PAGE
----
Consider, for example, recent discussion of a new French New Wave, celebrated in the pages of the New York Times and elsewhere. Some critics have even suggested that there are as many as three waves in France, the first led by the stylistic variations of Leos Carax and Olivier Assayas, the second a cinema of ideas in the tradition of Eric Rohmer and Jean Eustache, and the third a dark, nihilistic school staring straight at the desperate lives of the young and the poor. For interested U.S. viewers, the only common point is that all three have, with few exceptions (Mathieu Kassovitz's Hate and Assayas' brilliant Irma Vep among them), been ignored by specialty distributors such as Miramax, who prefer their art-house fare to be exotic, period-piece prestigious and, whenever possible, in English. Those interested in contemporary trends like the above will have to search it out as it slips into the video market, one or two films at a time.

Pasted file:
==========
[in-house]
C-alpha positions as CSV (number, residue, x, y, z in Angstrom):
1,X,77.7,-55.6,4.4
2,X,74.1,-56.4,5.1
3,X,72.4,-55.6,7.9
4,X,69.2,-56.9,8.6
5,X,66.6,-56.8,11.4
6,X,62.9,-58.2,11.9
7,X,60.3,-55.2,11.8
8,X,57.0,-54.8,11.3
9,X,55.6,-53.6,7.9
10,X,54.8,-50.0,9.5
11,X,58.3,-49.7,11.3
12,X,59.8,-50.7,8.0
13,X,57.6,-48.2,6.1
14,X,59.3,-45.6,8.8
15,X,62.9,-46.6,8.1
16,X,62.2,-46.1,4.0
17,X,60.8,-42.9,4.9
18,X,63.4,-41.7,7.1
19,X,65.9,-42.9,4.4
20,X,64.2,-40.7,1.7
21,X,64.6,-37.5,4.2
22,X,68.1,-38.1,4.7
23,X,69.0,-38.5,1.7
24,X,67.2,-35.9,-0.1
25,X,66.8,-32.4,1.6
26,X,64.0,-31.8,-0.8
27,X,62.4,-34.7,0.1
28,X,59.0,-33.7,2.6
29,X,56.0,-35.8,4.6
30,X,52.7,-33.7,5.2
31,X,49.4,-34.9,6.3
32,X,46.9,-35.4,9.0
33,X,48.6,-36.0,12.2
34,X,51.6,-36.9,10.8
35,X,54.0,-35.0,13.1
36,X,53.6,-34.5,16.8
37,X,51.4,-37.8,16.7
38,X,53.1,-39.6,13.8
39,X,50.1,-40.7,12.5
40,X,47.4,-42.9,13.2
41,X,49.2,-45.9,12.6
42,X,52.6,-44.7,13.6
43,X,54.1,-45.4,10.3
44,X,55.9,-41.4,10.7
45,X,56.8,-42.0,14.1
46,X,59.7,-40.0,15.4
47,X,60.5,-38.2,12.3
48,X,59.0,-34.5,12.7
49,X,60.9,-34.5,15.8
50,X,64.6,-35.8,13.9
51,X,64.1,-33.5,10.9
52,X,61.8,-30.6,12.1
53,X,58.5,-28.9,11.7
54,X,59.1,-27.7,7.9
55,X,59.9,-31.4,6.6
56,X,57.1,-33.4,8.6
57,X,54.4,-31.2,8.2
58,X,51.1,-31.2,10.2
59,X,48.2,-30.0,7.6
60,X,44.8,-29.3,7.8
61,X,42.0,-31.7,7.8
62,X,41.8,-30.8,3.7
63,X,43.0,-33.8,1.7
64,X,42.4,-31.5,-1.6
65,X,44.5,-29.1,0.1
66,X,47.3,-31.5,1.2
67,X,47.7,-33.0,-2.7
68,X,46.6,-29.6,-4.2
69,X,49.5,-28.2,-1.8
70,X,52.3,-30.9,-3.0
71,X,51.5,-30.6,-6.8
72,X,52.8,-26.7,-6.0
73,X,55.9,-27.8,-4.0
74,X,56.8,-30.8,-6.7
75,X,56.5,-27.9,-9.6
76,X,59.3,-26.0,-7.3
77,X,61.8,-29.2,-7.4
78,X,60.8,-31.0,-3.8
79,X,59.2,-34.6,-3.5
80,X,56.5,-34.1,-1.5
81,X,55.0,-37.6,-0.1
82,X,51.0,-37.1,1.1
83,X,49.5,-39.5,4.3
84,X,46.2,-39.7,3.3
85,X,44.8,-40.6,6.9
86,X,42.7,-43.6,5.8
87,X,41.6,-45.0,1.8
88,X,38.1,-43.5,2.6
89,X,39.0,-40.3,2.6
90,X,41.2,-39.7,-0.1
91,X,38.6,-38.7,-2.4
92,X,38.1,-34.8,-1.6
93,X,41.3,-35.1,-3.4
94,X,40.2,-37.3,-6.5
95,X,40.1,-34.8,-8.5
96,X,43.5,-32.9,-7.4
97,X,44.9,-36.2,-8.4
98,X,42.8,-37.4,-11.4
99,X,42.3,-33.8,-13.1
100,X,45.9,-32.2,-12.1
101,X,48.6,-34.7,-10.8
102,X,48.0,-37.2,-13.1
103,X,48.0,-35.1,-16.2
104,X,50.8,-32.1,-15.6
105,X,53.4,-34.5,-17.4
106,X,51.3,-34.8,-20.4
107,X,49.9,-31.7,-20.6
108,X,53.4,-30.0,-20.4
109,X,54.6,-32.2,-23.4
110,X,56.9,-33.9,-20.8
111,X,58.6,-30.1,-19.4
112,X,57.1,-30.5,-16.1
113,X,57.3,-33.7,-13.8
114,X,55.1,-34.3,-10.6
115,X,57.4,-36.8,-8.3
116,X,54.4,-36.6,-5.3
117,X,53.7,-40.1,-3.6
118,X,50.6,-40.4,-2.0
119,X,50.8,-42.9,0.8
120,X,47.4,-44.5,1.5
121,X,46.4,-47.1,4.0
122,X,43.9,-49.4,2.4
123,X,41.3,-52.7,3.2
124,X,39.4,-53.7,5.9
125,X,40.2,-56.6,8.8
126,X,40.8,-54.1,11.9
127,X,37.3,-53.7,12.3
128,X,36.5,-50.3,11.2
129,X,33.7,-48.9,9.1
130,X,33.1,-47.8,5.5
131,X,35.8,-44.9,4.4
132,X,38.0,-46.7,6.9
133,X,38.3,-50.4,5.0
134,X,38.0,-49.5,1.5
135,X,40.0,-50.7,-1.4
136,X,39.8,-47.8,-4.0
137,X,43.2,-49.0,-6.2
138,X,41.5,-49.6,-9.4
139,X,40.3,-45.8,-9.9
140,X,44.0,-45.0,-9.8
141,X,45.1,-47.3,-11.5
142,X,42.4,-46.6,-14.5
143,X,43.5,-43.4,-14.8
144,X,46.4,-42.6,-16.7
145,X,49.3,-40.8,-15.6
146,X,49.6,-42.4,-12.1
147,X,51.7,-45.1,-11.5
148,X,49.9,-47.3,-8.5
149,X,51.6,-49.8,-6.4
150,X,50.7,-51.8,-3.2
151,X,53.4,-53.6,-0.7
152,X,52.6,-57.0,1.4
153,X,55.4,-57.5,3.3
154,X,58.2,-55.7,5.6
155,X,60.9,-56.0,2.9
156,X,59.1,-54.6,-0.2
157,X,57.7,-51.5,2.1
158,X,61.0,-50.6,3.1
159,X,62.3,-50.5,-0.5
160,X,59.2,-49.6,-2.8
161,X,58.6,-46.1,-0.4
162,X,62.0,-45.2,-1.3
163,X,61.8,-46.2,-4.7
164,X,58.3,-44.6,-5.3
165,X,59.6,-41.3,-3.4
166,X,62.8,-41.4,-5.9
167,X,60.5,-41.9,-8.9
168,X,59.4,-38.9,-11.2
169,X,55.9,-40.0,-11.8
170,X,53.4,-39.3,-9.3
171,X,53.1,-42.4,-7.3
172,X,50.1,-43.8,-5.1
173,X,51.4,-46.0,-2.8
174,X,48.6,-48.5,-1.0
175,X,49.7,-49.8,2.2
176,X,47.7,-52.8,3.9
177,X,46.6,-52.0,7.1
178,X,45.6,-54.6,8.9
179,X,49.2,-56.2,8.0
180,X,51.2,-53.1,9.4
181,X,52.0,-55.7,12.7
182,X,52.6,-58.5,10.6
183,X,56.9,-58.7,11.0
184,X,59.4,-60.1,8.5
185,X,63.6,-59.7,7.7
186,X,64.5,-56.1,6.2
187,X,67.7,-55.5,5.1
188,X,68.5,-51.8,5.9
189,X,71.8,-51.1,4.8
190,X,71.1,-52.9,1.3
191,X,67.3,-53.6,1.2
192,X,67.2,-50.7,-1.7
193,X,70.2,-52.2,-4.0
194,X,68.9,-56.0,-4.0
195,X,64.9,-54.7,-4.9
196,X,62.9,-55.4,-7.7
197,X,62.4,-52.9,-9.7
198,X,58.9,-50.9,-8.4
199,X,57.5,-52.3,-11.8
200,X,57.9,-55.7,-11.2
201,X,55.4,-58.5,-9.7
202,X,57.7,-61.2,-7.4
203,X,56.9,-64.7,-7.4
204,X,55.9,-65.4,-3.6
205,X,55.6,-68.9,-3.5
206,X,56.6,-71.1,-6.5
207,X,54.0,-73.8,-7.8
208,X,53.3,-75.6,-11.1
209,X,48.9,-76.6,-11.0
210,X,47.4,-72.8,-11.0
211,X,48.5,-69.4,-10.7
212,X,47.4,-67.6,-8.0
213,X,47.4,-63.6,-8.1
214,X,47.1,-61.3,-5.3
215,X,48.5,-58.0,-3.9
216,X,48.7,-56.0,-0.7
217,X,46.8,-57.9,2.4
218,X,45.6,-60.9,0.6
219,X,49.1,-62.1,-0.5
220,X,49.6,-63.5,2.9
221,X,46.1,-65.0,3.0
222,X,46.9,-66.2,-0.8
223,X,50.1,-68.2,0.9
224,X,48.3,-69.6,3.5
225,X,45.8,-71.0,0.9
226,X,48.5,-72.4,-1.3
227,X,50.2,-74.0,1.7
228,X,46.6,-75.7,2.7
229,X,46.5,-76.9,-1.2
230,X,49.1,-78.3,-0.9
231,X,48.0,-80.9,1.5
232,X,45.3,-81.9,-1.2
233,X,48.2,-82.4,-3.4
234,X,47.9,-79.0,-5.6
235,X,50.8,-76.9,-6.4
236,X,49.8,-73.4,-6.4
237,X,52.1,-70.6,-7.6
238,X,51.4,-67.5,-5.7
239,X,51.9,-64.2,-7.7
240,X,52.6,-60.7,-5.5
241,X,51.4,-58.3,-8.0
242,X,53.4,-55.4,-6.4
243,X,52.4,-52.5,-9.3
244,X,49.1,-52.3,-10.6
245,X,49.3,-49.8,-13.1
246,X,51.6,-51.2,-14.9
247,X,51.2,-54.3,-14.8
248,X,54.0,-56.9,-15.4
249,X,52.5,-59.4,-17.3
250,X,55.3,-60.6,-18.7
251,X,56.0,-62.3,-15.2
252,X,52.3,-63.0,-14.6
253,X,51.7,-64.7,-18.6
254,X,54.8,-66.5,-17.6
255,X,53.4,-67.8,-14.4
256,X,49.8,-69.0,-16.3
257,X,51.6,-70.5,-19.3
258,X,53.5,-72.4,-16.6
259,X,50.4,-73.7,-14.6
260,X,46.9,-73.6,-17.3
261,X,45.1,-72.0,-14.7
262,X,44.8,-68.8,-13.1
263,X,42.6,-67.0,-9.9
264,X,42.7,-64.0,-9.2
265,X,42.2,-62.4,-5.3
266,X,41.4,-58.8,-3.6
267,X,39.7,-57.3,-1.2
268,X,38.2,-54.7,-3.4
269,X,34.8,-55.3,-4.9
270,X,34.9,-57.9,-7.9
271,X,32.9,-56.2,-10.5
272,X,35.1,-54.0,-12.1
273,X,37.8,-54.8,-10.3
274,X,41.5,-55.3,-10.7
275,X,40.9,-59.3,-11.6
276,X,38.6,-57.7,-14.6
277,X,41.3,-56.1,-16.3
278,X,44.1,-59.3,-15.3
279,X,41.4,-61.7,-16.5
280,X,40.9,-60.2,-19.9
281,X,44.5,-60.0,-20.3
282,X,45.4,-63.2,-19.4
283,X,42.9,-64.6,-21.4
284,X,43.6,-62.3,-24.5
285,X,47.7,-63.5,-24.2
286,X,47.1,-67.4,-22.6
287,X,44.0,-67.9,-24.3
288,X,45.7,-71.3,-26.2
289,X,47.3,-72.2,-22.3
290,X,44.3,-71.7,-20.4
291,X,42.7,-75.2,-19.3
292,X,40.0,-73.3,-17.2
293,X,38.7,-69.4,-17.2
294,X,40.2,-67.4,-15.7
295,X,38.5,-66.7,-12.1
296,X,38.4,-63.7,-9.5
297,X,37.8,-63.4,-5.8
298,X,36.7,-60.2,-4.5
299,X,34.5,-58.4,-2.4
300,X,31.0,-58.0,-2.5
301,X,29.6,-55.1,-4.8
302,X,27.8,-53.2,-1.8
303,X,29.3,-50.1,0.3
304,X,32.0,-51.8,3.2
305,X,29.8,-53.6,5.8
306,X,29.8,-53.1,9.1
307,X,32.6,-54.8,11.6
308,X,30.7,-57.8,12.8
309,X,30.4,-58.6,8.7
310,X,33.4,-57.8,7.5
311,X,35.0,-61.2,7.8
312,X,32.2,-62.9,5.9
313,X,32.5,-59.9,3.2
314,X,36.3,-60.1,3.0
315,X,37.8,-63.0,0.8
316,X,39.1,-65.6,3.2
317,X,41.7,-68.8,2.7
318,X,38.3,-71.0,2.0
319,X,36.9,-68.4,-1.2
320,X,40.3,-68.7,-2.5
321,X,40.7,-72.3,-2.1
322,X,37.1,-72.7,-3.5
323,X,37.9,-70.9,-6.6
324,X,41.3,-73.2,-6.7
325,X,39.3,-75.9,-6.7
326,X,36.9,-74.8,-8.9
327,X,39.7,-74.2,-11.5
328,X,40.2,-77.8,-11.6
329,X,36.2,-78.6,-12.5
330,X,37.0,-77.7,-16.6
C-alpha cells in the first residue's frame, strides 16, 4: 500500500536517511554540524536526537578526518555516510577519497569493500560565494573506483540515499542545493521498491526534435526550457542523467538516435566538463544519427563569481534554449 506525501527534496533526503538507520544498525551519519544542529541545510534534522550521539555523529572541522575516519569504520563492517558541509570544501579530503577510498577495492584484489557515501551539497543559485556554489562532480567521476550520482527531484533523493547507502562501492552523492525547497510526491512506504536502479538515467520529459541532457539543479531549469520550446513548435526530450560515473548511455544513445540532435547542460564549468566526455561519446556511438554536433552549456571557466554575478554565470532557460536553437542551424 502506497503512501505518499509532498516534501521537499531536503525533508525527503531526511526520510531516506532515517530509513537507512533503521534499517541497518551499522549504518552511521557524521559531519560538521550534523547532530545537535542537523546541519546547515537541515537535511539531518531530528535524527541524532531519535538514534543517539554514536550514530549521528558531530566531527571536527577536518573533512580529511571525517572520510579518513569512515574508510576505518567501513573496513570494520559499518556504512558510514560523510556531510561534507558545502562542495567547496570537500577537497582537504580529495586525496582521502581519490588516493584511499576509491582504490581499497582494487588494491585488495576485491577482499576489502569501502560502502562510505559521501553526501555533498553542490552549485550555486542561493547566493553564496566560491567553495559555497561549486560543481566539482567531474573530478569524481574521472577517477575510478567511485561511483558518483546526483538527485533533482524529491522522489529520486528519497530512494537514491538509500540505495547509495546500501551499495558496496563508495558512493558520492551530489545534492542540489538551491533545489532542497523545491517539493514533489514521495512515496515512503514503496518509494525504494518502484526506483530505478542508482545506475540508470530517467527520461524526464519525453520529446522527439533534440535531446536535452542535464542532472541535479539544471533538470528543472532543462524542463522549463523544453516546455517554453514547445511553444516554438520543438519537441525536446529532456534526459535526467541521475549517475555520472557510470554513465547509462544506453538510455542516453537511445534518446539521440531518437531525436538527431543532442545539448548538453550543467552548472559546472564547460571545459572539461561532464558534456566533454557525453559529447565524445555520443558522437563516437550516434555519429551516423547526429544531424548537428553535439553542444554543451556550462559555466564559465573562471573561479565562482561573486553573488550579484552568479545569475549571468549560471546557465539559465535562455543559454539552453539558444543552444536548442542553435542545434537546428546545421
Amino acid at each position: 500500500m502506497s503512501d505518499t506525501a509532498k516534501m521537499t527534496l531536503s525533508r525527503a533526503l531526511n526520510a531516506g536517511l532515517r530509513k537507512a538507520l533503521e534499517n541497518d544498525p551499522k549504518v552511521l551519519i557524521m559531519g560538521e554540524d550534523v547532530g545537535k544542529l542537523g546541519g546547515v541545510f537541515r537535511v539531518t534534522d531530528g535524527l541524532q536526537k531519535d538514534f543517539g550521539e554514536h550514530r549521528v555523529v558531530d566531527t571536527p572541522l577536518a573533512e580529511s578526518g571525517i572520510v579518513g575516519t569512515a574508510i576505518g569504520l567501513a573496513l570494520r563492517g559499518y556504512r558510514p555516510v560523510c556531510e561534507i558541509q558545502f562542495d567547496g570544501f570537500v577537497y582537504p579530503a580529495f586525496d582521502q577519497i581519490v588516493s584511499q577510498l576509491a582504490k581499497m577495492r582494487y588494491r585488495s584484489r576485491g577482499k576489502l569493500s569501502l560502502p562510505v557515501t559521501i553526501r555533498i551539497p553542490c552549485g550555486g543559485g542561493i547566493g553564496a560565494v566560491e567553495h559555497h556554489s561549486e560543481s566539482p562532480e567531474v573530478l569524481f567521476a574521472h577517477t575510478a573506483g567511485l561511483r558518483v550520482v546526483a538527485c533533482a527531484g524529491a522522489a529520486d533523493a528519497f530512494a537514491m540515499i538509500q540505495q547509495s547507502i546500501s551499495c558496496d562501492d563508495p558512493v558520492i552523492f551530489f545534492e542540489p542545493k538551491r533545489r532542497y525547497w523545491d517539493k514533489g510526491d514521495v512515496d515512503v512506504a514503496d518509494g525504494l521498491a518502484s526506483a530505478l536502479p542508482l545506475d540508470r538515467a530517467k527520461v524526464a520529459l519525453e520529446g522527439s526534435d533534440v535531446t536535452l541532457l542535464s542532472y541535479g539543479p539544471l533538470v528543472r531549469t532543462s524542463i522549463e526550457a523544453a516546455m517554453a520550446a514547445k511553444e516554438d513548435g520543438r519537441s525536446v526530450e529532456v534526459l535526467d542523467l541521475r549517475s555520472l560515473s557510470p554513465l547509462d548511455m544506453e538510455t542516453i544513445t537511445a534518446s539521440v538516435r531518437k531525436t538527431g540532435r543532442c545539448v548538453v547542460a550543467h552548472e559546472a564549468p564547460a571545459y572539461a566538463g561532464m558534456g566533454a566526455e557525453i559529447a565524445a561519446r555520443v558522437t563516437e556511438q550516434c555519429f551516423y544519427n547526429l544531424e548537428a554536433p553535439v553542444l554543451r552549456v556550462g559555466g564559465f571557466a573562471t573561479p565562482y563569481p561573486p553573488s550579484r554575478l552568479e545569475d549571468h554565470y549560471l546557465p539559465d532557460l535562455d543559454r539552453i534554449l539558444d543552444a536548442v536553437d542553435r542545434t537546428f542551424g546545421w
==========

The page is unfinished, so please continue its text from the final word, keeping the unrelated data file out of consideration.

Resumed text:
Benoit Jacquot's 1990 The Disenchanted (First Run Features, Feb. 9, rental only) is perhaps typical of the romantic, Rohmeresque cinema of young faces and abstract ideas. The heroine, Beth (played by the enchanting Judith Godreche), is a young girl with a fondness for Rimbaud and an increasing numbness to the emotional demands of the world. Her boyfriend, disliked by all of her acquaintances and left nameless by the filmmaker, challenges her to prove her love by going to bed with the ugliest man she can find. She drops the boyfriend but accepts his challenge, flirting first with a gawky young boy, then a thoughtful 40-year-old writer, and finally, with her mother's approval, with "Sugardad," an older man who has made no secret of his interest in her. Though it sounds like farce, The Disenchanted is more existential than comical, and Beth's restless ambivalence to life takes on an almost tragic weight as the film progresses. Contact First Run at 212-243-0600 or www.firstrunfeatures.com.
By comparison, Manuel Pradal's debut film, Marie Baie des Anges (Columbia TriStar, rental only), is more consciously stylish but also more stultifyingly superficial. The tale of two youths on the Riviera, one a young man drawn to petty crime, the other a very young girl who teasingly accepts the company of the local American sailors, rambles unconvincingly to a tragic conclusion as contrived as it is predictable. The young performers are appealing up to a point, but their pouty angst, like their director's trendy nihilism, is about as profound as a Calvin Klein commercial.